# Babuška–Lax–Milgram theorem

In mathematics, the **Babuška–Lax–Milgram theorem** is a generalization of the famous Lax–Milgram theorem, which gives conditions under which a bilinear form can be "inverted" to show the existence and uniqueness of a weak solution to a given boundary value problem. The result is named after the mathematicians Ivo Babuška, Peter Lax and Arthur Milgram.

## Background

In the modern, functional-analytic approach to the study of partial differential equations, one does not attempt to solve a given partial differential equation directly, but by using the structure of the vector space of possible solutions, e.g. a Sobolev space *W*^{k,p}. Abstractly, consider two real normed spaces *U* and *V* with their continuous dual spaces *U*^{∗} and *V*^{∗} respectively. In many applications, *U* is the space of possible solutions; given some partial differential operator Λ : *U* → *V*^{∗} and a specified element *f* ∈ *V*^{∗}, the objective is to find a *u* ∈ *U* such that

However, in the weak formulation, this equation is only required to hold when "tested" against all other possible elements of *V*. This "testing" is accomplished by means of a bilinear function *B* : *U* × *V* → **R** which encodes the differential operator Λ; a *weak solution* to the problem is to find a *u* ∈ *U* such that

The achievement of Lax and Milgram in their 1954 result was to specify sufficient conditions for this weak formulation to have a unique solution that depends continuously upon the specified datum *f* ∈ *V*^{∗}: it suffices that *U* = *V* is a Hilbert space, that *B* is continuous, and that *B* is strongly coercive, i.e.

for some constant *c* > 0 and all *u* ∈ *U*.

For example, in the solution of the Poisson equation on a bounded, open domain Ω ⊂ **R**^{n},

the space *U* could be taken to be the Sobolev space *H*_{0}^{1}(Ω) with dual *H*^{−1}(Ω); the former is a subspace of the *L*^{p} space *V* = *L*^{2}(Ω); the bilinear form *B* associated to −Δ is the *L*^{2}(Ω) inner product of the derivatives:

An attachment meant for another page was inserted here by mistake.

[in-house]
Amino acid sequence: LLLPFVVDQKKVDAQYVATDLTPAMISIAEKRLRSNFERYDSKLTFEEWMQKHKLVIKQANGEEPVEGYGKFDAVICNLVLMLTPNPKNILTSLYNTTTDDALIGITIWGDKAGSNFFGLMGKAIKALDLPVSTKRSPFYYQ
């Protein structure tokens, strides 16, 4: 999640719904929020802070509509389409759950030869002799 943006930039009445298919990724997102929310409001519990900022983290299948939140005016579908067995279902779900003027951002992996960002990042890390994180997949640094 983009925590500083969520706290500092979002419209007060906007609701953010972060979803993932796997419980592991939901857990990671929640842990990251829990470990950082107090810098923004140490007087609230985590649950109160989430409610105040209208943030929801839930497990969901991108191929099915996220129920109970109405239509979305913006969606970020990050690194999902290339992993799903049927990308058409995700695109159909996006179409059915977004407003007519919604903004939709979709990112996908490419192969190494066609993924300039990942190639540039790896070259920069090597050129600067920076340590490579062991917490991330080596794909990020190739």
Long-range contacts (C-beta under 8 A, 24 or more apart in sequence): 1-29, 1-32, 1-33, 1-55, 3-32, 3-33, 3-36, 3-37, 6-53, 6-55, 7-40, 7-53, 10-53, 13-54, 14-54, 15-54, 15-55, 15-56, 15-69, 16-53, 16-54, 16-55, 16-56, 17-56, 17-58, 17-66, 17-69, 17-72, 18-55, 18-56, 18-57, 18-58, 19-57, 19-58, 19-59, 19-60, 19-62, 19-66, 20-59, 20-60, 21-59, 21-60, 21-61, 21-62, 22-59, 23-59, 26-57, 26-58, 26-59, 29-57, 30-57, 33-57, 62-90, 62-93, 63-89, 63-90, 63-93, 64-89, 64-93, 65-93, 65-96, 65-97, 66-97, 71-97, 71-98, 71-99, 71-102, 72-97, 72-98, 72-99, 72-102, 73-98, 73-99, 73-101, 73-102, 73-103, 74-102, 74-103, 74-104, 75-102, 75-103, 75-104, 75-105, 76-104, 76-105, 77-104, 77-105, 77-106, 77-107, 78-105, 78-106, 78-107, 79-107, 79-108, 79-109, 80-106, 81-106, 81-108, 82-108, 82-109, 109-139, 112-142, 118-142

Hence, the weak formulation of the Poisson equation, given *f* ∈ *L*^{2}(Ω), is to find *u*_{f} such that

## Statement of the theorem

In 1971, Babuška provided the following generalization of Lax and Milgram's earlier result, which begins by dispensing with the requirement that *U* and *V* be the same space. Let *U* and *V* be two real Hilbert spaces and let *B* : *U* × *V* → **R** be a continuous bilinear functional. Suppose also that *B* is weakly coercive: for some constant *c* > 0 and all *u* ∈ *U*,

and, for all 0 ≠ *v* ∈ *V*,

Then, for all *f* ∈ *V*^{∗}, there exists a unique solution *u* = *u*_{f} ∈ *U* to the weak problem

Moreover, the solution depends continuously on the given datum:

## See also

## References

- Babuška, Ivo (1970–1971). "Error-bounds for finite element method".
*Numerische Mathematik*.**16**: 322–333. doi:10.1007/BF02165003. ISSN 0029-599X. MR 0288971. Zbl 0214.42001. - Lax, Peter D.; Milgram, Arthur N. (1954), "Parabolic equations",
*Contributions to the theory of partial differential equations*, Annals of Mathematics Studies,**33**, Princeton, N. J.: Princeton University Press, pp. 167–190, MR 0067317, Zbl 0058.08703 – via De Gruyter, (subscription required (help))

## External links

- Roşca, Ioan (2001), "Babuška–Lax–Milgram theorem", in Hazewinkel, Michiel,
*Encyclopedia of Mathematics*, Springer, ISBN 978-1-55608-010-4